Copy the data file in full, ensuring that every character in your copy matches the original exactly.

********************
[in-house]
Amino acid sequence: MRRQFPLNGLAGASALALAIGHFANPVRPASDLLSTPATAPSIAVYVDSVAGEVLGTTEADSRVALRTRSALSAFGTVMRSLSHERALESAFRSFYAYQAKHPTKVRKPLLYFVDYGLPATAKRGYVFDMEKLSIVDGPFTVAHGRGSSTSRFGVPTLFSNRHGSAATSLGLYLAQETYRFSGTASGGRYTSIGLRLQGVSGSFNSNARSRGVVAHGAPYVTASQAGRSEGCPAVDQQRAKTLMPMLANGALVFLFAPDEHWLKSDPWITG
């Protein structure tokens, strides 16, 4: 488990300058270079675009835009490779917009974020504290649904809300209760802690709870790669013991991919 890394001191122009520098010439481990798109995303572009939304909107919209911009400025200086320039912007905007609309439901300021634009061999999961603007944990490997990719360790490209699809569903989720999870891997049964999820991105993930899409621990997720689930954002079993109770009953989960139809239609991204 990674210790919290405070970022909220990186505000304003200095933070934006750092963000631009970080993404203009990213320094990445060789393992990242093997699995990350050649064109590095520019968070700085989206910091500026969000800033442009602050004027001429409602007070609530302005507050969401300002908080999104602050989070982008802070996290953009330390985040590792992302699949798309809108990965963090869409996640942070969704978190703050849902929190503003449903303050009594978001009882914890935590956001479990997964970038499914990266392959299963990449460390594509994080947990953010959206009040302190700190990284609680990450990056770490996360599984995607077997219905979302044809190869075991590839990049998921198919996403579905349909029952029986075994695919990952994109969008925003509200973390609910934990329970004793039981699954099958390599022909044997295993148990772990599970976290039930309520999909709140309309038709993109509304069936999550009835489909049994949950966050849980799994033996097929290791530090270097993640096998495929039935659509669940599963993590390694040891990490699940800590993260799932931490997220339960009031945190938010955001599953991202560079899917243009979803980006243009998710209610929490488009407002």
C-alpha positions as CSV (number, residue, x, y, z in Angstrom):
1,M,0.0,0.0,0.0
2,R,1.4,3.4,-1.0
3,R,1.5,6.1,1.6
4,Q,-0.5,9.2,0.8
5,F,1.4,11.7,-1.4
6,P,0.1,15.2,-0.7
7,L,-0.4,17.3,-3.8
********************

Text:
[in-house]
Amino acid sequence: MRRQFPLNGLAGASALALAIGHFANPVRPASDLLSTPATAPSIAVYVDSVAGEVLGTTEADSRVALRTRSALSAFGTVMRSLSHERALESAFRSFYAYQAKHPTKVRKPLLYFVDYGLPATAKRGYVFDMEKLSIVDGPFTVAHGRGSSTSRFGVPTLFSNRHGSAATSLGLYLAQETYRFSGTASGGRYTSIGLRLQGVSGSFNSNARSRGVVAHGAPYVTASQAGRSEGCPAVDQQRAKTLMPMLANGALVFLFAPDEHWLKSDPWITG
């Protein structure tokens, strides 16, 4: 488990300058270079675009835009490779917009974020504290649904809300209760802690709870790669013991991919 890394001191122009520098010439481990798109995303572009939304909107919209911009400025200086320039912007905007609309439901300021634009061999999961603007944990490997990719360790490209699809569903989720999870891997049964999820991105993930899409621990997720689930954002079993109770009953989960139809239609991204 990674210790919290405070970022909220990186505000304003200095933070934006750092963000631009970080993404203009990213320094990445060789393992990242093997699995990350050649064109590095520019968070700085989206910091500026969000800033442009602050004027001429409602007070609530302005507050969401300002908080999104602050989070982008802070996290953009330390985040590792992302699949798309809108990965963090869409996640942070969704978190703050849902929190503003449903303050009594978001009882914890935590956001479990997964970038499914990266392959299963990449460390594509994080947990953010959206009040302190700190990284609680990450990056770490996360599984995607077997219905979302044809190869075991590839990049998921198919996403579905349909029952029986075994695919990952994109969008925003509200973390609910934990329970004793039981699954099958390599022909044997295993148990772990599970976290039930309520999909709140309309038709993109509304069936999550009835489909049994949950966050849980799994033996097929290791530090270097993640096998495929039935659509669940599963993590390694040891990490699940800590993260799932931490997220339960009031945190938010955001599953991202560079899917243009979803980006243009998710209610929490488009407002």
C-alpha positions as CSV (number, residue, x, y, z in Angstrom):
1,M,0.0,0.0,0.0
2,R,1.4,3.4,-1.0
3,R,1.5,6.1,1.6
4,Q,-0.5,9.2,0.8
5,F,1.4,11.7,-1.4
6,P,0.1,15.2,-0.7
7,L,-0.4,17.3,-3.8